She lived a rambunctious life (wonderfully novelized in another of our favourite books, Paula McLain’s Circling the Sun) and published West With the Night in 1942, to the competitive amazement of Hemingway and the surprise of her friends, who had little idea that in her roustabout body beat a great writer’s heart. Wonderful, evocative African stories, one after the other. And observations that are as true today as ever: “To see ten thousand animals untamed…is like scaling an unconquered mountain for the first time, or like finding a forest without roads or footpaths, or the blemish of an axe. You know then what you had always been told — that the world once lived and grew without adding machines and newsprint and brick-walled streets and the tyranny of clocks.”
A Grain of Wheat, by Ngugi wa Thiong’o. One of the great novels to come out of Africa, A Grain of Wheat takes place during Kenya’s struggle for independence from Britain. Its complex but propulsive plot reminds us lovers of Africa that there is infinitely more to the continent than its vast and soul-soothing gamelands; it’s a novel that informs more than it inspires, but always with great, unflinching humanity.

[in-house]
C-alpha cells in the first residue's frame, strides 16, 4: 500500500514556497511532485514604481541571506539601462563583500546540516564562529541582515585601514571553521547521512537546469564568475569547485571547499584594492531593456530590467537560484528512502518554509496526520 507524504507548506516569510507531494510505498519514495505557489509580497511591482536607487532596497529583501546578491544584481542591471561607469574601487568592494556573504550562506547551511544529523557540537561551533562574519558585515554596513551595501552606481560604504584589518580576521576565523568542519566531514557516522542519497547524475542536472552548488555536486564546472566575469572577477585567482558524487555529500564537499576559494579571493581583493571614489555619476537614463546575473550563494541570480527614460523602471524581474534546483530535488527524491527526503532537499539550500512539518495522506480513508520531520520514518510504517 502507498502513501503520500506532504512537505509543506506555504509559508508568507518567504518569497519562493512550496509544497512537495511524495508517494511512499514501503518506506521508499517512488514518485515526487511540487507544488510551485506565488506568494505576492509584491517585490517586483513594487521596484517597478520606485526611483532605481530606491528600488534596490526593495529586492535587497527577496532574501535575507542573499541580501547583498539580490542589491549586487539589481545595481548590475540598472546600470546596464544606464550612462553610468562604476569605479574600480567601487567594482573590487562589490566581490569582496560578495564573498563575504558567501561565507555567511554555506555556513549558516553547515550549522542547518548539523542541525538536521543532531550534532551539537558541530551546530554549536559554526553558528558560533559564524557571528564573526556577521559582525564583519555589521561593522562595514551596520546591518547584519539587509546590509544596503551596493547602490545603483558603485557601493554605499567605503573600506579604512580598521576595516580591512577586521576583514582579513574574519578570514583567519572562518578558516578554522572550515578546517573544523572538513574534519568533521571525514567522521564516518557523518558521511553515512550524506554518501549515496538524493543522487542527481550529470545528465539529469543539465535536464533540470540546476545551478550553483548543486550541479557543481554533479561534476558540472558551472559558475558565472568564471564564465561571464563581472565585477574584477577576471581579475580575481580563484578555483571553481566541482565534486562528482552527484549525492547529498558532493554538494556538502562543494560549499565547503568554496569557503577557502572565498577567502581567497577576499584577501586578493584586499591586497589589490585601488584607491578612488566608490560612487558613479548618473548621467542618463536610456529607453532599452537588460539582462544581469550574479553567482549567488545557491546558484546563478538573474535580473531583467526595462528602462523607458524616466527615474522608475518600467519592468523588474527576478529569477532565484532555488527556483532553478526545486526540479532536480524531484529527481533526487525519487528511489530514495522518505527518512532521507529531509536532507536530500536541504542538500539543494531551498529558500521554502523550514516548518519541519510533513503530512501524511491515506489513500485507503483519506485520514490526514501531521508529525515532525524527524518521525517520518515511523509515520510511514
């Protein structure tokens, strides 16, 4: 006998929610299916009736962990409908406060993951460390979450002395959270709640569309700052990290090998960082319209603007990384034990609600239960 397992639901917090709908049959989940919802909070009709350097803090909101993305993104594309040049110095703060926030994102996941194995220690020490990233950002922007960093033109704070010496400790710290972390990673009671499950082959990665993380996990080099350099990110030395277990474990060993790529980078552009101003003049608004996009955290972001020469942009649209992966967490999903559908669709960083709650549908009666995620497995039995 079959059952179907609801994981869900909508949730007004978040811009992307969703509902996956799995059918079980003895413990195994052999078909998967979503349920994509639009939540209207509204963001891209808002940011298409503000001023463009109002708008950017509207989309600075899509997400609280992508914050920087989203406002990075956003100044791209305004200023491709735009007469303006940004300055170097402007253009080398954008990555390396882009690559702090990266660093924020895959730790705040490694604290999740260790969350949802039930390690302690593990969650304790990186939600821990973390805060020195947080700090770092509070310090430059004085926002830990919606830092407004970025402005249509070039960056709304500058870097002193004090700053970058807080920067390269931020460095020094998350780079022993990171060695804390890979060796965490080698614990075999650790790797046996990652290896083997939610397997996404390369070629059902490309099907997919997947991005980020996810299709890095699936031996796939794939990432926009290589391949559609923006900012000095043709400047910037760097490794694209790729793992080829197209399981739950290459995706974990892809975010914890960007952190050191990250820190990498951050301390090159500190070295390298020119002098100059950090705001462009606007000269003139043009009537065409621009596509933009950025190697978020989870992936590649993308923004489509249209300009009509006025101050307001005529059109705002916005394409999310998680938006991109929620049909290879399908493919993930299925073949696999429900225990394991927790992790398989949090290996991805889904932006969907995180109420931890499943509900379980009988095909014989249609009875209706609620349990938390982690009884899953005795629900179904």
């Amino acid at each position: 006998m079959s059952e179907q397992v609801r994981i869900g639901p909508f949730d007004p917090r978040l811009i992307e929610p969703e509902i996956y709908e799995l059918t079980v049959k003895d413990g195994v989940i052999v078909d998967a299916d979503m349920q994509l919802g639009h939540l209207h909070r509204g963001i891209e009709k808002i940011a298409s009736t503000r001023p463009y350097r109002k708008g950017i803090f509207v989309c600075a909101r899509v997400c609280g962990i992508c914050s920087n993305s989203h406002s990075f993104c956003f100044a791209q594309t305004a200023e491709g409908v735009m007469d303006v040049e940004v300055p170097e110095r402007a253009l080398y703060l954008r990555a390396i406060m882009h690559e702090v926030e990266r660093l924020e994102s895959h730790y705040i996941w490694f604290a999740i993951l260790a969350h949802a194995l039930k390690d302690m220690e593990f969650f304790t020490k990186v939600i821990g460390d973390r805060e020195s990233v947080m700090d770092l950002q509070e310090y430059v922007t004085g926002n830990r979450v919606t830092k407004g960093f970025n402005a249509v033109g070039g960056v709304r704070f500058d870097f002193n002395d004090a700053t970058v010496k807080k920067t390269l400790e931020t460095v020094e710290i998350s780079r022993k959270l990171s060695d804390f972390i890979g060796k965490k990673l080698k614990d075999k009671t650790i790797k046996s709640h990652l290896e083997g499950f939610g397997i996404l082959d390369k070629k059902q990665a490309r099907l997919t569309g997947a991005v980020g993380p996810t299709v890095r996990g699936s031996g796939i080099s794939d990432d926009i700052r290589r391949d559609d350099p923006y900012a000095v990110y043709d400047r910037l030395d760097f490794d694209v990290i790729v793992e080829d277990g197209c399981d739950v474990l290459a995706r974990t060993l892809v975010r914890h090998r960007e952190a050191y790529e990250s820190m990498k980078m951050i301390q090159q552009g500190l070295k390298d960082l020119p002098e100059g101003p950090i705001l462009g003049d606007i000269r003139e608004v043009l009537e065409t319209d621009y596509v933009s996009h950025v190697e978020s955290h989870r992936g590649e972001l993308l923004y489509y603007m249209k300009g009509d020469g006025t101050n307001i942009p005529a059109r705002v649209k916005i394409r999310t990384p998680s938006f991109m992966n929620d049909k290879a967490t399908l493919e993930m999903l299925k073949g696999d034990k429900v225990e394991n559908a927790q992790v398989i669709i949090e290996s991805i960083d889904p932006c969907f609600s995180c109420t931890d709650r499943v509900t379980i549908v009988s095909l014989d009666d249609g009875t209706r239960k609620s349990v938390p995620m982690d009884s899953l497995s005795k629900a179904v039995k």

We often say, based on a half-century of experience (and our deep African roots), that people come to Africa to see the animals, and they leave in love with its people. If that strikes a chord, A Grain of Wheat, an honest, firmly placed book about a troubled time in African lives, is a fine book for you. (And, if you’re interested in the fight for Uhuru, you might take a look at Caroline Elkins’ brilliant revisionist history, Britain’s Gulag, which opened many eyes and greatly shifted the conventional historical narrative.)
The Flame Trees of Thika, by Elspeth Huxley. In 1913, aged six, Huxley joined her wonderfully eccentric, woefully unprepared parents in Kenya, where, like Karen Blixen, they were trying to farm coffee. Huxley was a serious thinker who wrote more than 40 books, but Flame Trees is her masterpiece, skillfully told from the point of view of a precocious, vivacious, gulp-down-the-world young girl, utterly entranced with Africa’s skies “banded with rose and lemon and the colour of flamingo wings,” and how “there is no sleep so perfect as that stirred but not broken by the thrilling vibrance of a lion’s roar.”